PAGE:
Just like so many others, I count my daily cup (or two or three...) of coffee as a necessity. It gives me a nice caffeine boost on early workweek mornings, but beyond that, I crave the taste and it's something that's become intrinsic to my morning routine. I wake up, stretch, brush my teeth, and then immediately make coffee.
Recently, I've been trying to change that, seeing as the best time of day to drink coffee isn't immediately after waking. Now, though, I'm dead set on switching up my morning routine, since according to Express, drinking coffee on an empty stomach can wreak havoc on our digestive systems and moods.
As Lloyds Pharmacist Nitin Makadia told the publication, "hydrochloric acid has a very important function to support the digestion of food and is therefore released when you eat, smell or even start thinking about food. Coffee, even decaffeinated coffee, has been shown to stimulate production of acid which, in the absence of food, can be damaging to the lining of the stomach with repeated exposure."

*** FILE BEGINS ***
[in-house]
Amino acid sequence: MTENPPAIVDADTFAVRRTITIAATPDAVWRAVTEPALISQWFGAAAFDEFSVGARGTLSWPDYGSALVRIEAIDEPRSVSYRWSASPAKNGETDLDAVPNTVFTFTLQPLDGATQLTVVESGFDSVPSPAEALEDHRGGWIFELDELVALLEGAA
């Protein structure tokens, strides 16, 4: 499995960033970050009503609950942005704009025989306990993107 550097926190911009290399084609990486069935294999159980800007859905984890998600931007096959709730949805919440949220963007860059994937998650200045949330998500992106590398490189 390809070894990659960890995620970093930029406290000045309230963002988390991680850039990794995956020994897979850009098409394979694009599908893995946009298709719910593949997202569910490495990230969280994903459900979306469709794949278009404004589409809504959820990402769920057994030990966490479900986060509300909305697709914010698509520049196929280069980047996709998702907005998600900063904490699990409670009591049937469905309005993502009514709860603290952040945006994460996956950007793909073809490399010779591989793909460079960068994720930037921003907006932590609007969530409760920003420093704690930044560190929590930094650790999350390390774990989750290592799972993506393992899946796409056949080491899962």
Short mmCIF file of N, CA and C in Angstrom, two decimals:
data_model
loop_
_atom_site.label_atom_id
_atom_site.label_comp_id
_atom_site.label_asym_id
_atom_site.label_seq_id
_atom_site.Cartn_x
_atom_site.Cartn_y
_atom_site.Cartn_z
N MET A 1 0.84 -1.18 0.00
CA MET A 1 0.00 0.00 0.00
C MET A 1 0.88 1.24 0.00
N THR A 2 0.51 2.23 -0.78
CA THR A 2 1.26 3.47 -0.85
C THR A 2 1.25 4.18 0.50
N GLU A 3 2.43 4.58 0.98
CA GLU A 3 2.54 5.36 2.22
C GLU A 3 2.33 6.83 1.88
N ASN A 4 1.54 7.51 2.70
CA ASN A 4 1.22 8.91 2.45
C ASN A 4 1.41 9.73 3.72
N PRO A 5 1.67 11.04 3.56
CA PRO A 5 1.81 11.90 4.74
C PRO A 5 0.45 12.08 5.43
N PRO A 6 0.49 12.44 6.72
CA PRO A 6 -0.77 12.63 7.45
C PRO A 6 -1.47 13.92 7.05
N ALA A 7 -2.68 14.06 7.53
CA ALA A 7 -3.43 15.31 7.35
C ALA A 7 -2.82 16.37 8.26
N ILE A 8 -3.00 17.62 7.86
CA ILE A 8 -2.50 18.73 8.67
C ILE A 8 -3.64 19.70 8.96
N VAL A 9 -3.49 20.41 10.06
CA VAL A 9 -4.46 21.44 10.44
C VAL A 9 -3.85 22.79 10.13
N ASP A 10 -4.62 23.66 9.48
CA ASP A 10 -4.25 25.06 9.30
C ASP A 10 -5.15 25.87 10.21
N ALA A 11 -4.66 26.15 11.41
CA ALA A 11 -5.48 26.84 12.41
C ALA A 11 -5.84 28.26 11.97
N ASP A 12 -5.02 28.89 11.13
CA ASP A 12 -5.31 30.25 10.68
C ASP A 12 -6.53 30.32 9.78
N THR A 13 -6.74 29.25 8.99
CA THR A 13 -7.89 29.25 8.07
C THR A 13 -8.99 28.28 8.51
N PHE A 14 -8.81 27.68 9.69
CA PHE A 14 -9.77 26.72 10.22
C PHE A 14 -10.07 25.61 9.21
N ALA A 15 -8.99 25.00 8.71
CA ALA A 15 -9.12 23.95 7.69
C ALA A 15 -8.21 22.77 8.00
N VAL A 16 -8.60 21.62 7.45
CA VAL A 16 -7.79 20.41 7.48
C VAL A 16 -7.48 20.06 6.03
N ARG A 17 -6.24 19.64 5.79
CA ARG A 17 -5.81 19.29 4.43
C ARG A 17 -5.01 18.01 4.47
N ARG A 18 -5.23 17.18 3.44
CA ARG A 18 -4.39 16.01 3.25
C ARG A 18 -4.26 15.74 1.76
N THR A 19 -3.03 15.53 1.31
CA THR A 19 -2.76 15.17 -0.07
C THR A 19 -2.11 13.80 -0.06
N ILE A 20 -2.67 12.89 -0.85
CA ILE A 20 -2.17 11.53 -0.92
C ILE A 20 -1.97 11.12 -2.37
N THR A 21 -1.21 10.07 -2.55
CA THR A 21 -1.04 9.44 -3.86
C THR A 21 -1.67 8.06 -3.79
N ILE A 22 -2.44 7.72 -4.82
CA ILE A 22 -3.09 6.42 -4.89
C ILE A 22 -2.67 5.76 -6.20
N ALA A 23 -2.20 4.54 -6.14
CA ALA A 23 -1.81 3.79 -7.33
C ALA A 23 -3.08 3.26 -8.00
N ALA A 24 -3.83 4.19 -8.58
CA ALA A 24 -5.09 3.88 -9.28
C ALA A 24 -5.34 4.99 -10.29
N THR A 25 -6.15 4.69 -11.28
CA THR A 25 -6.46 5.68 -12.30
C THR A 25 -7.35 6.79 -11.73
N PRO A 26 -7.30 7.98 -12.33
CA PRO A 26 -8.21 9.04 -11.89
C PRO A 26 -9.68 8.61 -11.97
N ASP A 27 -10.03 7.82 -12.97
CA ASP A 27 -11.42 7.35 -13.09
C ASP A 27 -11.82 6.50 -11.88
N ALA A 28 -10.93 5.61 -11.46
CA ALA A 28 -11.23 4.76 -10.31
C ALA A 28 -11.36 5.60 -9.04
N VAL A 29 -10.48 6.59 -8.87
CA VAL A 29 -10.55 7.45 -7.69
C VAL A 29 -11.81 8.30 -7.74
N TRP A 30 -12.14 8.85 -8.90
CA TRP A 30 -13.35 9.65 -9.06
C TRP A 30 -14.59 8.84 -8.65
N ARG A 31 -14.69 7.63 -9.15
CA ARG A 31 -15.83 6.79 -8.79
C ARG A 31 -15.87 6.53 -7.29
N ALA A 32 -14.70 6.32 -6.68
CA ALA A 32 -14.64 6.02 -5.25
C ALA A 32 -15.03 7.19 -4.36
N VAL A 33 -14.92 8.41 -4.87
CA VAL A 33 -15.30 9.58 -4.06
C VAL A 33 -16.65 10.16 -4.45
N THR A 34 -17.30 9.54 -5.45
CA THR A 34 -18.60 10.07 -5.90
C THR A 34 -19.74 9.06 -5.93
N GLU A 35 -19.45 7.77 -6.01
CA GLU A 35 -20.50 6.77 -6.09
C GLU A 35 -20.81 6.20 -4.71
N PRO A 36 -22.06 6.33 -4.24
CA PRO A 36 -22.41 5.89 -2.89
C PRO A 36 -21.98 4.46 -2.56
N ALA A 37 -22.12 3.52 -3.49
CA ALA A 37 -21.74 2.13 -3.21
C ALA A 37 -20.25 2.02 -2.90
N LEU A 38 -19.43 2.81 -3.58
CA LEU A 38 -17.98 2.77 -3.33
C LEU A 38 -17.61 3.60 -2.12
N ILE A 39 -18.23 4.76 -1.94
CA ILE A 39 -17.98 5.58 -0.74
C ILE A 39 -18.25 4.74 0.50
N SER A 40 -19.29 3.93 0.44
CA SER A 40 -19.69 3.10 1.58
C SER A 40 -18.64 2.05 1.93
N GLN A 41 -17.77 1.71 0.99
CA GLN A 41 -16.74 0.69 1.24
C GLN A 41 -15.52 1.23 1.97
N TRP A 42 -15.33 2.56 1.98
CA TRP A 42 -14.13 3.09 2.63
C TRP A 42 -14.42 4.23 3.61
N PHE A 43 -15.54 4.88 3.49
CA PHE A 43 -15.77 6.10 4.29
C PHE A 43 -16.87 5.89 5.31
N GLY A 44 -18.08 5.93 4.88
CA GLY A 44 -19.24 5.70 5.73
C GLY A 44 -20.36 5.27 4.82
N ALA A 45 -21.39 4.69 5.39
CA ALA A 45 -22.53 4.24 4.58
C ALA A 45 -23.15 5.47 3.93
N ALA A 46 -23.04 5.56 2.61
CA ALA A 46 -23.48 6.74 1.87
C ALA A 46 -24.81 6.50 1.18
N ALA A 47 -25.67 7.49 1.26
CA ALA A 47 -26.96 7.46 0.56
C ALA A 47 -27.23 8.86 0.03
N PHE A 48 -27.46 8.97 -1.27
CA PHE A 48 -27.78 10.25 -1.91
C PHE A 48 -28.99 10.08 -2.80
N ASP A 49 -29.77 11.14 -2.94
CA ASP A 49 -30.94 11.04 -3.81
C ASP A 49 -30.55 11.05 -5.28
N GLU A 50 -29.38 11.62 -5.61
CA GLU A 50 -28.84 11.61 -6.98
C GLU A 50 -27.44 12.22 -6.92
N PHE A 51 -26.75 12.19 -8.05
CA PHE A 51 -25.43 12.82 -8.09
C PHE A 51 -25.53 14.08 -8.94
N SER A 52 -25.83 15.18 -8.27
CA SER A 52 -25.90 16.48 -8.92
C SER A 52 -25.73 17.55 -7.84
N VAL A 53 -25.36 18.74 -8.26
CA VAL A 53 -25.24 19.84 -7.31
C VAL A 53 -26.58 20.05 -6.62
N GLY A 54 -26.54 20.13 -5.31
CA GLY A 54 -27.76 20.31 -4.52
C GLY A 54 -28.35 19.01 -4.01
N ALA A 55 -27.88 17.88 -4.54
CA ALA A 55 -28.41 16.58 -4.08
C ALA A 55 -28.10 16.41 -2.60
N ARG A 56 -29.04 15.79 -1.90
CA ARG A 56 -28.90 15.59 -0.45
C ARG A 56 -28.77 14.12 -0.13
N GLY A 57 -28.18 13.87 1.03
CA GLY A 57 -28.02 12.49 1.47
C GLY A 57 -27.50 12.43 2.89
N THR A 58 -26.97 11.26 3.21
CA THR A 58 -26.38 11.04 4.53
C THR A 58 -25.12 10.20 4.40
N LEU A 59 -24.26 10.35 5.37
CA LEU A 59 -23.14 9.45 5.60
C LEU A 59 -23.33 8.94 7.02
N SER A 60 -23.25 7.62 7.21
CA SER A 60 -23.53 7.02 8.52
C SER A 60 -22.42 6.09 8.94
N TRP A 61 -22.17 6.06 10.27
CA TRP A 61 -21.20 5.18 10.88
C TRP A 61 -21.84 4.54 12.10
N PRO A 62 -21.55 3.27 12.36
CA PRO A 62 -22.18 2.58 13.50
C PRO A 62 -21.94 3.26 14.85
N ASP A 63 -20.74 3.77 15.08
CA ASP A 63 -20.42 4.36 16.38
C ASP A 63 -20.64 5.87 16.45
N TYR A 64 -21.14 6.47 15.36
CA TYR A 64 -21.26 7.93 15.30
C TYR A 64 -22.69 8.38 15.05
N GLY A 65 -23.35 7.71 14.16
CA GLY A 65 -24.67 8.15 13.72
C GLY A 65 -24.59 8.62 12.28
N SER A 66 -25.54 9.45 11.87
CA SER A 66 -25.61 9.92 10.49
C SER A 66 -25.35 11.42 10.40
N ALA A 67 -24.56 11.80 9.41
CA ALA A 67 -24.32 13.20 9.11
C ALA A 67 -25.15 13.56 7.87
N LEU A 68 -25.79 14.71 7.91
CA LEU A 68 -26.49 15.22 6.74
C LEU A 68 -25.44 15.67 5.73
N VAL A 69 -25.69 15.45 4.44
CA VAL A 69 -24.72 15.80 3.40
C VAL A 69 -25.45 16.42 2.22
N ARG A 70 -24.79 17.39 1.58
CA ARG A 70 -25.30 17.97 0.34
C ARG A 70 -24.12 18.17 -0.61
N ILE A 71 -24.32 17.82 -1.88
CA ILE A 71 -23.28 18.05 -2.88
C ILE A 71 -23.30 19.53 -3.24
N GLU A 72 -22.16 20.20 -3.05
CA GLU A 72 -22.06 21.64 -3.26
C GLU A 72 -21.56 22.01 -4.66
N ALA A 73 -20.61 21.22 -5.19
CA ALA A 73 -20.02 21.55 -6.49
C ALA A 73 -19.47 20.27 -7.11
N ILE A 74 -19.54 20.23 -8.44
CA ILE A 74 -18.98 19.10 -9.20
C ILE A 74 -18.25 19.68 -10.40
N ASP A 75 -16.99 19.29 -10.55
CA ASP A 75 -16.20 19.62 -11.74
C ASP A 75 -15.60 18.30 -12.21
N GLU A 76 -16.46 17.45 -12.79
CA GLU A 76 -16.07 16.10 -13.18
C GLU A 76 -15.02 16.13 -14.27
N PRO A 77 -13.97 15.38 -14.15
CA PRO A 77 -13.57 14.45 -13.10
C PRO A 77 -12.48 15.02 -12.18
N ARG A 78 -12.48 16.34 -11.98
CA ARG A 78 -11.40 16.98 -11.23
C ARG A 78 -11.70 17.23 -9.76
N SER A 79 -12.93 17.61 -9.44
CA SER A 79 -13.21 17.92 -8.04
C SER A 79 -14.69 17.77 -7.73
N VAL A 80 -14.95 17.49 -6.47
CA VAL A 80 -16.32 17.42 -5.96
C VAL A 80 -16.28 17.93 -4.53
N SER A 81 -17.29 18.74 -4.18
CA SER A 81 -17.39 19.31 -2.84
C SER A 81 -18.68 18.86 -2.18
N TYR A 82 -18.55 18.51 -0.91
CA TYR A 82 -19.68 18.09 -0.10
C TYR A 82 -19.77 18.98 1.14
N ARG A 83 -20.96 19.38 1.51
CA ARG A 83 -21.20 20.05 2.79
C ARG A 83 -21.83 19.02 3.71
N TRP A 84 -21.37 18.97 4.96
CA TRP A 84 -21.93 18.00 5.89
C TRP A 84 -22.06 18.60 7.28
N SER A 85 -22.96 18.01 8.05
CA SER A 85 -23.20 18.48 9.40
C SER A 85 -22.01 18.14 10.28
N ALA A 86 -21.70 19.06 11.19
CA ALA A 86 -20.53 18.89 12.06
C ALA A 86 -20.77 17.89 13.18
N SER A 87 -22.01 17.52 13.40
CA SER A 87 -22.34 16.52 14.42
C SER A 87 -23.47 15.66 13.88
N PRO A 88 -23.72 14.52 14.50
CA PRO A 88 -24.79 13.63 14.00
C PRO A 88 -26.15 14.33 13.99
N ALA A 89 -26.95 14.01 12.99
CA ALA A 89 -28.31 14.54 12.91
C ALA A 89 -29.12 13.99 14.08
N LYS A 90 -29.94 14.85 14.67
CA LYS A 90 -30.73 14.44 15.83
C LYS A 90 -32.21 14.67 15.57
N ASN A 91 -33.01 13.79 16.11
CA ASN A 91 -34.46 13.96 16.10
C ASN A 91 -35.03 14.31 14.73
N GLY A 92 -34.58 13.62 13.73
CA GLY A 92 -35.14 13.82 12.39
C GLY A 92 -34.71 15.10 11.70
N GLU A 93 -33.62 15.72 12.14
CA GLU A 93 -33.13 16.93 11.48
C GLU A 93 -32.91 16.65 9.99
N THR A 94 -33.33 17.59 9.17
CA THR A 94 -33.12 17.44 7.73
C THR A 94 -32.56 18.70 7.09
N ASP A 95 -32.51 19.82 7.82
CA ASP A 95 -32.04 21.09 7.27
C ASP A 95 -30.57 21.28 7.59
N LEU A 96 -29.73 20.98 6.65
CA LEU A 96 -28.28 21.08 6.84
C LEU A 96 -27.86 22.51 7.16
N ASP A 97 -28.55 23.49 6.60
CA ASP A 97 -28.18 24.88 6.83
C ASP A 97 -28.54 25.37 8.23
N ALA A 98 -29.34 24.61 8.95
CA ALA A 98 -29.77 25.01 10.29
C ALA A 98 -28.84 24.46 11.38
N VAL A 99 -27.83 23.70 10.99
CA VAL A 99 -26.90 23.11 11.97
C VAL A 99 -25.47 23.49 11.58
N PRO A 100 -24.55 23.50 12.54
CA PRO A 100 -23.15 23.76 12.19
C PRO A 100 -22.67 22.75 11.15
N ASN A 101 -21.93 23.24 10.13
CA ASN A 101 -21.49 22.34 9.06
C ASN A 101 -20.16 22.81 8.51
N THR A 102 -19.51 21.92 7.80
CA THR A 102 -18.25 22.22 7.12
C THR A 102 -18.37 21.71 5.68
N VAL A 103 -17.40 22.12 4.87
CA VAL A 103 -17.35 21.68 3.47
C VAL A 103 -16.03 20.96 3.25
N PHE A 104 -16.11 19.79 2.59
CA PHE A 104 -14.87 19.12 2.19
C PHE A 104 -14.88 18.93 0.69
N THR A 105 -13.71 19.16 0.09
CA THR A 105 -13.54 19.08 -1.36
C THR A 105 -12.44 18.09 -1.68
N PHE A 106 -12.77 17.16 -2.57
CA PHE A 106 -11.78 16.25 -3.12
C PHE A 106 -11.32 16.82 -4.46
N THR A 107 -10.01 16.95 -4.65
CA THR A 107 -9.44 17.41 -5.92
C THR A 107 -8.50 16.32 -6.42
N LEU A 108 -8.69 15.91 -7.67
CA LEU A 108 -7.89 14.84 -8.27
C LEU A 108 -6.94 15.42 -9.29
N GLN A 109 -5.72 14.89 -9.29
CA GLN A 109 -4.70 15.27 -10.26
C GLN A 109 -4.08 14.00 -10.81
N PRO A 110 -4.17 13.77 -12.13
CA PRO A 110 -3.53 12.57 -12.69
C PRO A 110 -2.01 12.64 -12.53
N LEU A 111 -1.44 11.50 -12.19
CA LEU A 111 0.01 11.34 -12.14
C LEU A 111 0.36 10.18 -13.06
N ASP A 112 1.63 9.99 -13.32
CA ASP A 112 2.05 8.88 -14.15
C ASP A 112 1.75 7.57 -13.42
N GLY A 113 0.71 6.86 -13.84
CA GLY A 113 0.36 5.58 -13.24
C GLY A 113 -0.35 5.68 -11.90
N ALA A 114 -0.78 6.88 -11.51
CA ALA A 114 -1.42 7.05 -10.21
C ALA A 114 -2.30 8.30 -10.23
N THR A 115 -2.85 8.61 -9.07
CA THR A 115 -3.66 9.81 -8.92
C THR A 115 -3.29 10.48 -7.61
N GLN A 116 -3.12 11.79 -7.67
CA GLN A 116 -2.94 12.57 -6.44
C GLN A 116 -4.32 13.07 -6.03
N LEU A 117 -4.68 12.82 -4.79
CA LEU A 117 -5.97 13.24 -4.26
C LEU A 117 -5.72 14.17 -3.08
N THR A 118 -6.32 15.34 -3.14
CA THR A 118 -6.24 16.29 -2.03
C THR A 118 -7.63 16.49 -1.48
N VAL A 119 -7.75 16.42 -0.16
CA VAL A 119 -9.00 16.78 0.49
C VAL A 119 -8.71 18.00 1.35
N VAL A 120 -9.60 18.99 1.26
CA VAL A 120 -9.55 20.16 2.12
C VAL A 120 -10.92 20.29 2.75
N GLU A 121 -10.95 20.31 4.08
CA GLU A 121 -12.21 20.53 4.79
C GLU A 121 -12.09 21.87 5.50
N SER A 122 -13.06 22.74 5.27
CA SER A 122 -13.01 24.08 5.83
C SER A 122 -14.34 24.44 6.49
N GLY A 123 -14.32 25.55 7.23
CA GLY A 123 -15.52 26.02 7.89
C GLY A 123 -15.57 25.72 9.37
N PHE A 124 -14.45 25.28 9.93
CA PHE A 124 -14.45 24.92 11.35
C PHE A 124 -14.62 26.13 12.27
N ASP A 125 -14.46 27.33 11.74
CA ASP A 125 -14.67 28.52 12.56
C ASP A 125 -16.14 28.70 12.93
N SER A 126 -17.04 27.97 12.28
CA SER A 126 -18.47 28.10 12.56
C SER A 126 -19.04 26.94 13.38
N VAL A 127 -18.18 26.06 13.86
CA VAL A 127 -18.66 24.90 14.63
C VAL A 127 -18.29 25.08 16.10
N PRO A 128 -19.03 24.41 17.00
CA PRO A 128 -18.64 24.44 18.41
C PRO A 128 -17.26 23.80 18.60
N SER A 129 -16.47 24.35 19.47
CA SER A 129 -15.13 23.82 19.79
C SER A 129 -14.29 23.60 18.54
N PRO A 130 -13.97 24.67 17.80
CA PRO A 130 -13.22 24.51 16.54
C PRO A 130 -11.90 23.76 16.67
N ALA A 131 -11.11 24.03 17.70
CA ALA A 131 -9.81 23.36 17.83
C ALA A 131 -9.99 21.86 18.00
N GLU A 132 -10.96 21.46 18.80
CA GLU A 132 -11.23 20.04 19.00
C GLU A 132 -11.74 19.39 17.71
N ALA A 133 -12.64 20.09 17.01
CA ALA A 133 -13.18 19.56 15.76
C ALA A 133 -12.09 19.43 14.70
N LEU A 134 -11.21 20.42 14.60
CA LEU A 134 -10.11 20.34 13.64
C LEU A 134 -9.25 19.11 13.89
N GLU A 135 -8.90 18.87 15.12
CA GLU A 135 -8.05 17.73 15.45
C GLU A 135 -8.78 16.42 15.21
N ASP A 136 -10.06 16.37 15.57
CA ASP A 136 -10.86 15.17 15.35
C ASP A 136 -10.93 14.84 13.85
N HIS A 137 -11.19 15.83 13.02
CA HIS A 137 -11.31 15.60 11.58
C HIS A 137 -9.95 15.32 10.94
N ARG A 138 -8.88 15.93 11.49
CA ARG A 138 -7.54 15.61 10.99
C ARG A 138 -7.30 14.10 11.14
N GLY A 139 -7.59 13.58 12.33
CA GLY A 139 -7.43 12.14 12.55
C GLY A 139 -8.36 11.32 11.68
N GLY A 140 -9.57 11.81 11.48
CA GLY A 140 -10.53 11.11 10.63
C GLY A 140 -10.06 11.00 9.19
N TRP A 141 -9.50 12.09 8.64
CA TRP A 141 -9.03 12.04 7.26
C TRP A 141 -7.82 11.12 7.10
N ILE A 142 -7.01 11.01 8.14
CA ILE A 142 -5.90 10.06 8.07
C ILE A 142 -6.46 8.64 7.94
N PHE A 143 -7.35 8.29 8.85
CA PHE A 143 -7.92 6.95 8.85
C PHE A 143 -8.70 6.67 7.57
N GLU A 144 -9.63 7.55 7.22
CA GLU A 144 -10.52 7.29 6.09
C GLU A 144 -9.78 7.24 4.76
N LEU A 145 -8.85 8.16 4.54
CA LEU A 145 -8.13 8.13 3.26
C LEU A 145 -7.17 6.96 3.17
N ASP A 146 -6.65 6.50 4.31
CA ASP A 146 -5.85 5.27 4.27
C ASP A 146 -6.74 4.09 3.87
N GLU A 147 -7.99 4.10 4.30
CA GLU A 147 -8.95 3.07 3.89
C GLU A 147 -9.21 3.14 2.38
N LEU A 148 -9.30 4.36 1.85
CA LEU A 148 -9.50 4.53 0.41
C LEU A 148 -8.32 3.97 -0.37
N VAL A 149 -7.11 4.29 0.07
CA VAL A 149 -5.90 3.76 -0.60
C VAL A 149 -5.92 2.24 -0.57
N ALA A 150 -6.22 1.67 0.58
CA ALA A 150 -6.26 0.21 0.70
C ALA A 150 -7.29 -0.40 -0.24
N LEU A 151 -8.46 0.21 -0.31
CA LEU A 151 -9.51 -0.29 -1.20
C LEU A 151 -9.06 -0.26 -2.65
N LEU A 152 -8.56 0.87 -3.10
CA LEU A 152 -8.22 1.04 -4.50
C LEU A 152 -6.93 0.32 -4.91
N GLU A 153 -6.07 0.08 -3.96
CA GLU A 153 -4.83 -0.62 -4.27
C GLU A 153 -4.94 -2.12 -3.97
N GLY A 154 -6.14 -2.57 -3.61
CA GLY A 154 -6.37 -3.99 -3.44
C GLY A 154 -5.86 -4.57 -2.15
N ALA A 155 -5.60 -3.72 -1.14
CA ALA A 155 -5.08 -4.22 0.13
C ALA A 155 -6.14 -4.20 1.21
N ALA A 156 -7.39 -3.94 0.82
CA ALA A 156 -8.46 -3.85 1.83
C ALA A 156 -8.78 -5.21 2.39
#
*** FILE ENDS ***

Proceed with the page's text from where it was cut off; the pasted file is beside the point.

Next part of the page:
Dr Adam Simon, chief medical officer at PushDoctor.co.uk, agreed, saying that drinking coffee before food "can increase the amount of water you pass and can potentially create symptoms of dehydration. It can affect your pulse, causing an irregular heartbeat by putting pressure on the heart, and it can adversely affect your blood pressure." Not only that, it can cause heartburn and indigestion, thanks to the acidity.
On top of that, there is research that shows caffeine consumption can trigger feelings of anxiety, especially in people with diagnosed anxiety disorders. This seems logical, considering I myself have experienced the jitters and shakiness that result from drinking too much coffee on an empty stomach. This is why, from here on out, I'm not going to spring out of bed and head straight for coffee. I'm going to start by filling up my BKR water bottle ($35), because hydration comes first, and only indulge in my favorite caffeinated beverage after a full breakfast.
Head over to Express to read the full article. Then, read about how our smart phone dependency could be affecting our mental health.